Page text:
The question is Do the people of Alaska want to improve for the better, get their family members off Government assistance, get their children out of foster care, unenroll our kids from public school, start attending churches since the mental health employees could do nothing for them so they’ll give Jesus a chance to heal them from addictions and abuse that treatment could not.

    Or do the Alaskans want to die with a sinking ship losing everything including the dividends because they allowed these legislators to not get state spending under control?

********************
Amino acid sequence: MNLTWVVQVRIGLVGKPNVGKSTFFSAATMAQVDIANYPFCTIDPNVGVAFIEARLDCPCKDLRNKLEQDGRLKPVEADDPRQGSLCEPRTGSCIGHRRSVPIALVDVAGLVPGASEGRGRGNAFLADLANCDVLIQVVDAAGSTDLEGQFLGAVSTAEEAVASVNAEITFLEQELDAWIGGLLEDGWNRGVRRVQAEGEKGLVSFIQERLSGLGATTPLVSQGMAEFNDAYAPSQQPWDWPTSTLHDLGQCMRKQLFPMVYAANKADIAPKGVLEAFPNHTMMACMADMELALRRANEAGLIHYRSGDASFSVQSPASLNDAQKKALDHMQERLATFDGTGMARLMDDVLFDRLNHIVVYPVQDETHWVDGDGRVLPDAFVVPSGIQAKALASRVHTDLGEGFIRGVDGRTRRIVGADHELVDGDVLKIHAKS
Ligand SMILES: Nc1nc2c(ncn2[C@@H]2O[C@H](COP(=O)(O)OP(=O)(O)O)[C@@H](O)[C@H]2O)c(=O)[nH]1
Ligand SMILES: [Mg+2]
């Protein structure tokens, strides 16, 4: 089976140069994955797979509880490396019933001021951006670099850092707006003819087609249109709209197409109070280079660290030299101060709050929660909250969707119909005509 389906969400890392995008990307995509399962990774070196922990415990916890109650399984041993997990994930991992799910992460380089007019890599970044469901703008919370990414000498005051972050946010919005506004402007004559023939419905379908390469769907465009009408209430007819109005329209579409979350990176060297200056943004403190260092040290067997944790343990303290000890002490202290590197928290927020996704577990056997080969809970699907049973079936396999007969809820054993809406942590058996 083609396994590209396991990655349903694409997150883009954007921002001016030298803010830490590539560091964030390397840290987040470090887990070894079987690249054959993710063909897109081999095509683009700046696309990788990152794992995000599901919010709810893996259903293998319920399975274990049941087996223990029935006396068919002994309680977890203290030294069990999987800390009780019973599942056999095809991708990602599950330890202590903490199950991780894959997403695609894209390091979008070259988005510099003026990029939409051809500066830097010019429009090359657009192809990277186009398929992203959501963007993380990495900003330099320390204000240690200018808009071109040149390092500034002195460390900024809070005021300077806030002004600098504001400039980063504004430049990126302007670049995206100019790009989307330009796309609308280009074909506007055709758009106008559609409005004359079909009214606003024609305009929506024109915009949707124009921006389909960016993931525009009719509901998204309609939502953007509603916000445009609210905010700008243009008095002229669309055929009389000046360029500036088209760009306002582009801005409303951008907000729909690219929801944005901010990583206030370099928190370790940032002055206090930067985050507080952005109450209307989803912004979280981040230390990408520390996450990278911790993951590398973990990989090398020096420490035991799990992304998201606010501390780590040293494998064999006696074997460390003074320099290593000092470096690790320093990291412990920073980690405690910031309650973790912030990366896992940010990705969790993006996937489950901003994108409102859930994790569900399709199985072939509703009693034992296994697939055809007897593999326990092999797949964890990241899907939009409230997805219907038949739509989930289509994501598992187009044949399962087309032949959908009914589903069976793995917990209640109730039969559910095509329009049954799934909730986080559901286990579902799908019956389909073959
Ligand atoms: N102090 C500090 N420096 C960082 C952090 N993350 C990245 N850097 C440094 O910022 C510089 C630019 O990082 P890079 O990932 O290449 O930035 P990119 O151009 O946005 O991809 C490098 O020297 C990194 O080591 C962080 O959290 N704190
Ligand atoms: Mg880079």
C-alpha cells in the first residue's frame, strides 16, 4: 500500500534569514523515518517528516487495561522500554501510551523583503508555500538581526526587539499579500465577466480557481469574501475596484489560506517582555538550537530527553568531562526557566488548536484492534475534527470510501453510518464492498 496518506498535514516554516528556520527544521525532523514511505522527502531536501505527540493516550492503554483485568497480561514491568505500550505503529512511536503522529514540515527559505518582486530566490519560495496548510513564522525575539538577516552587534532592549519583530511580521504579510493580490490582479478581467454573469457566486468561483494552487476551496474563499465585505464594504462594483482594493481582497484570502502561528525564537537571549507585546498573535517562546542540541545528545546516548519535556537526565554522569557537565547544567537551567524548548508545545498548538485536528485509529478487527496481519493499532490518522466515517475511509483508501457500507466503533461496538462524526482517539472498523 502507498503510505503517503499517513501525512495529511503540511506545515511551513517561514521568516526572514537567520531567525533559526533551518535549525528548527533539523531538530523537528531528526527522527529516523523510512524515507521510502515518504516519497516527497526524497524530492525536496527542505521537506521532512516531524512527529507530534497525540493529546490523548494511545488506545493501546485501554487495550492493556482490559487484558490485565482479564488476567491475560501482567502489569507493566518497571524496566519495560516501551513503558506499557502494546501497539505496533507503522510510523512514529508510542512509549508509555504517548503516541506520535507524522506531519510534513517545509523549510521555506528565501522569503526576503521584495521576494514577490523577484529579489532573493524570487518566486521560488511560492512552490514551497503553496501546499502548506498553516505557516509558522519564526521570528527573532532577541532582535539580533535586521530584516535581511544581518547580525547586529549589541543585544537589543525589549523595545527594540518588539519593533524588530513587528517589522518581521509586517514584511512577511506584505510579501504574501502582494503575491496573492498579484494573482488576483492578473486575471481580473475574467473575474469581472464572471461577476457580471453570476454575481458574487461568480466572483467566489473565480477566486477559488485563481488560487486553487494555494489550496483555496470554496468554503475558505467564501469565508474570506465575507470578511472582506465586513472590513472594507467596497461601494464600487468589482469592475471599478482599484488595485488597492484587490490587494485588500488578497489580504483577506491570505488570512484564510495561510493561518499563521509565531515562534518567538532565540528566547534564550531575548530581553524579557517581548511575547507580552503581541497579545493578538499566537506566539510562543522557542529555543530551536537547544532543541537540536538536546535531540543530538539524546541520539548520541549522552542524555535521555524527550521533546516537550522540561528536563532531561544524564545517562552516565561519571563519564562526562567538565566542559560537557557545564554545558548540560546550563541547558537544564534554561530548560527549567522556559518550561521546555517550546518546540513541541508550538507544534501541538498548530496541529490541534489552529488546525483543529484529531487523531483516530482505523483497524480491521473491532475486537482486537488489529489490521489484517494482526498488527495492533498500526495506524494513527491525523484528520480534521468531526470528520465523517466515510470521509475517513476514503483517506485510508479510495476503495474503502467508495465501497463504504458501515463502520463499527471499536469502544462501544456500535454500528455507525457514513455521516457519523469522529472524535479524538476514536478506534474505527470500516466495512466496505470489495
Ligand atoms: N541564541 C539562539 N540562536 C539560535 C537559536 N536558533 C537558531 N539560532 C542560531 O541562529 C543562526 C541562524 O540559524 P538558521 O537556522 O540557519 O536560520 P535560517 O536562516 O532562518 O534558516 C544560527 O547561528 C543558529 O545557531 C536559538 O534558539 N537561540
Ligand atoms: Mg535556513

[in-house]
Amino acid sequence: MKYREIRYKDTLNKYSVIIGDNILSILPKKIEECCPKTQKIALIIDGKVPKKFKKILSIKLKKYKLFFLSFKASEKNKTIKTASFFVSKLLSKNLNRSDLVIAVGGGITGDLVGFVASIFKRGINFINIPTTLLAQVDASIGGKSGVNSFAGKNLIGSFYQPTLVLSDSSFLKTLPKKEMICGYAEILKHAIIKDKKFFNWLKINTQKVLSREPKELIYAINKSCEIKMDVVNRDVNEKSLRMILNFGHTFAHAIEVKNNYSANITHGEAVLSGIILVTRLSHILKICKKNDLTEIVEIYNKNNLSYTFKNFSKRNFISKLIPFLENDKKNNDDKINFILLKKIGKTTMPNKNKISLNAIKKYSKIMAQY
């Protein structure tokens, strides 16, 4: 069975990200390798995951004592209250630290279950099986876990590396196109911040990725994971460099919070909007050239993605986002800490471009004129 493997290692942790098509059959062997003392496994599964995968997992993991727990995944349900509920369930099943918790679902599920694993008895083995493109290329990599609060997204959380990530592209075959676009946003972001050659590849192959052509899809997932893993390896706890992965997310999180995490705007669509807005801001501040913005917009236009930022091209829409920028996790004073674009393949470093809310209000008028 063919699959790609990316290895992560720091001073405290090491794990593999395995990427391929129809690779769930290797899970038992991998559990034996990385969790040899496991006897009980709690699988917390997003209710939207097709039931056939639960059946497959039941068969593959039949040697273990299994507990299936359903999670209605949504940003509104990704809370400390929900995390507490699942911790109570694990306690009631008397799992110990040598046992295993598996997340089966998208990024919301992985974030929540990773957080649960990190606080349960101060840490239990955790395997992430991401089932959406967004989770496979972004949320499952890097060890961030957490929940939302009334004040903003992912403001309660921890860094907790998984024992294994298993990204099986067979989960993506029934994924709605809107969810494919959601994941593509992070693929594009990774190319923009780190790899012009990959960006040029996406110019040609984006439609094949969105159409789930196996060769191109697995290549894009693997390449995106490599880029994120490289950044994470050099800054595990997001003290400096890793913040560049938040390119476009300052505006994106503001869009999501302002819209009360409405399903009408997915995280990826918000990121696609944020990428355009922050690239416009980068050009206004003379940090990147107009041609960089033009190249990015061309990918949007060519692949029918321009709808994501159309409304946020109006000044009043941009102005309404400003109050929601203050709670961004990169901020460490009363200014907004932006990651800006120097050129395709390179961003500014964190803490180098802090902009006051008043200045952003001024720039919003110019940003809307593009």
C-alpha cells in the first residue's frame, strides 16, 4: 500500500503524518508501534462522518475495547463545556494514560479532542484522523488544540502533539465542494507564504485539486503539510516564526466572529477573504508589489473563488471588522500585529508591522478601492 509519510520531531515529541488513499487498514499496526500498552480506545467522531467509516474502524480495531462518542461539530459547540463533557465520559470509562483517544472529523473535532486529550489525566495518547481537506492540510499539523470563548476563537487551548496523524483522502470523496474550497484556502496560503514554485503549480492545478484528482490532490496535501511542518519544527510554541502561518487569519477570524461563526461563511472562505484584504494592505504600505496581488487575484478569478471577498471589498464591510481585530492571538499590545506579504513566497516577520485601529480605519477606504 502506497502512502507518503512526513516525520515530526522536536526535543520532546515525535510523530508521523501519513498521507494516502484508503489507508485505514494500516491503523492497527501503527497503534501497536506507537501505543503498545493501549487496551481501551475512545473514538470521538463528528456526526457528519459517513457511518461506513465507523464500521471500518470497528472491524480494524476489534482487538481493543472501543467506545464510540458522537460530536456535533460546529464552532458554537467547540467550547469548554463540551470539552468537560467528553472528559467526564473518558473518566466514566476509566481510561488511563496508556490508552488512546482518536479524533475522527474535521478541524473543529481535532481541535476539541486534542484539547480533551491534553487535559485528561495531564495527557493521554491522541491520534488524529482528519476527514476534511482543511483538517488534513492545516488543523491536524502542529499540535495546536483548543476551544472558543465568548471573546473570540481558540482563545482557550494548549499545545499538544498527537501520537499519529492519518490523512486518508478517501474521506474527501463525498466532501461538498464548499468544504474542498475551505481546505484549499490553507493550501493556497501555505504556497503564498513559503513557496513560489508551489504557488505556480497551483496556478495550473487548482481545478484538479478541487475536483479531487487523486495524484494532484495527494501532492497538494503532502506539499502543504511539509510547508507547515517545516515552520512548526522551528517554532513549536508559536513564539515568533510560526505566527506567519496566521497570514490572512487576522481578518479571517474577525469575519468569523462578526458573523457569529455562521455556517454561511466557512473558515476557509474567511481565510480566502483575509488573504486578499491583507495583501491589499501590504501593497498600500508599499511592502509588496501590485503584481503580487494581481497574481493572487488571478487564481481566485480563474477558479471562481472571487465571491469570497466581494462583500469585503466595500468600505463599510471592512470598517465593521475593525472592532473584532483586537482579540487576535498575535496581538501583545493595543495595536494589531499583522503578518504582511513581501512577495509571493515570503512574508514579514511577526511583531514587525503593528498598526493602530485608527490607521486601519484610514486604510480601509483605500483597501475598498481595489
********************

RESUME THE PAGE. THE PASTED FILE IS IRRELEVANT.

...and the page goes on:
Dunleavy isnt the savior. He can’t go up agianst the entire State of Alaska corrupt system by himself. He is not like Trump who has billions and doesn’t need anyone’s approval. He needs ordinary Alaskans to pull themselves up by their boot straps. When Alaskans see those SNAP tables set-up in public, no matter how tempting it is to walk over for signing up for SNAP, they just need to keep on walking.

  3. Very fine analysis. The Dems and rinos care about Alaskan people only if they are impoverished as is the status quo. The established monopolistic wealth in our small population does not want the people to have benefit of statutory subsurface wealth taken from the private sector and will fight to maintain the social gap of the very few haves and the have nots in perpetuity. It would be appropriate to recognize your elected public servants have no intention of ever working for the people and obeying their own law.